We believe that gear is essential in a great camping experience. Not a lot of gear.. but the right gear. And it seems that as of late we have been a bit lazy in really getting into the nitty-gritty about gear with some of the Scouts of the troop.
Now in all fairness, the Scouts that immediately take interest in the gear they have and show excitement obviously get into those discussions with us. And parents that see that enthusiasm in their son make it a point to talk about gear choices with us.
Having said all of that…
After the last camp out the Assistant Scoutmasters and I evaluated some of the processes we have in place to teach and talk about gear. Seeking a solution to the issue we concluded that we needed to go back to square one with some of the Scouts. We identified that the group of Scouts that have not yet completed all of the requirements for First Class was our target.. and more to the point.. their parents.
We have decided that in “starting over” with these Scouts and their parents we would demonstrate what it is that we consider the gear needed to support their Scout. To do this we are going to do a full lay out of 3 sets of gear. Mine, representing average gear that is on the lighter side. Bryce, one of the Assistant Scoutmasters, will lay his gear out which will show the middle of the road gear, very affordable and easy to use. Finally Ken, another of the Assistant Scoutmaster’s, will lay out his “heavier set up” with higher end items.
The thing that all three of our set ups have in common are the break down of gear types and the fact that we are pretty much carrying the same thing just in different forms, brands, and weight classes.
Our gear is broken into 3 groups.
First. The Big 3. This group includes the Backpack, the Sleep system, and Shelter.
The Backpack is essential in the discussion of gear. It’s were all of this is going to end up. There are essentially two types of packs that we discuss with the Scout (and Parent) Internal Frame packs and External Frame packs. We used to not recommend Internal Packs for our Scouts, but with the modernization of the internal packs and the technology that has gone into the development of the internal frame pack, it is a far better pack than older versions. The biggest concern with internal frame packs when it comes to Scouts is the packing of the pack. Internal frame packs require a tad bit more thought in packing so the gear will give the wearer a comfortable ride. This is the advantage of the External frame pack. The weight and ride of the pack is distributed on the frame. If a Scout does not pack well, he will, by and large, still have a load that is manageable.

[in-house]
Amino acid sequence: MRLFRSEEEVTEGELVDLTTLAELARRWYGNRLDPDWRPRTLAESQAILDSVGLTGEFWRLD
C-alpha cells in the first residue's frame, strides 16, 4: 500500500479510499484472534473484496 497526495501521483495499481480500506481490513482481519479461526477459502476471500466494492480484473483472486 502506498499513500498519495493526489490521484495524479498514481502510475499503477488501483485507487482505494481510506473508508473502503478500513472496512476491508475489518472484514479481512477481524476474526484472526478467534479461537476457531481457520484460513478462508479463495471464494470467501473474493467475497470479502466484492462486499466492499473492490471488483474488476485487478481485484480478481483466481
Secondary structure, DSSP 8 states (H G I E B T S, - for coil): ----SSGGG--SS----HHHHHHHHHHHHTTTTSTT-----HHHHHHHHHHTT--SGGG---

I switched to internal frame packs about 3 years ago and love them now that I have played with them and refined my packing.
We recommend, that no matter which style of pack a Scout gets it has at least 3900 cubic inches of space. Now, all that space does not have to get filled up, but 3900 cube will allow for the Scout to make an easier time of packing.
Next we talk about the Sleep System. Note that I did not say sleeping bag. The sleep system is the bag or quilt and the pad or insulation. When it comes to sleeping bags the sky is the limit on materials, fill, rating, size and shape. The down versus synthetic argument is one that we resolve by saying this. Down is lighter and warm but when it’s wet it is not worth having. Synthetic materials are warm, heavier, and will maintain it’s warmth even when wet. We recommend to parents that if their Scout can take care of it, down is the way to go. Having said that.. I have a synthetic bag.
Sleeping bag liners add about 10 degrees to any bag and are small and light. They are a great addition here in the Northwest to a sleep system and can carry a 20 degree bag well into the teens.
Ground insulation goes beyond a ground cloth. A sleeping pad whether it is a Closed Cell Foam pad (CCF) or an inflatable pad is a must. CCF pads are light and durable and work really well in the winter. Most inflatable pads lack insulation but are comfortable and still get you off the ground. There are insulated inflatable pads out there and they are well worth the extra money and weight. A current trend is to put the inflatable pad inside of the sleeping bag. This maintains the comfort and heat qualities of the pad.
The final component of the “Big 3″ is the Shelter. Again, note that I did not say tent. A lot of Scouts now are finding their way into tarps and bivies. There are advantages in weight savings, ease, and multiple configurations to the tarp and bivy style of camping. Regardless of what you decide to sleep under, this part of the big 3 typically makes up a major portion of the money spent on gear.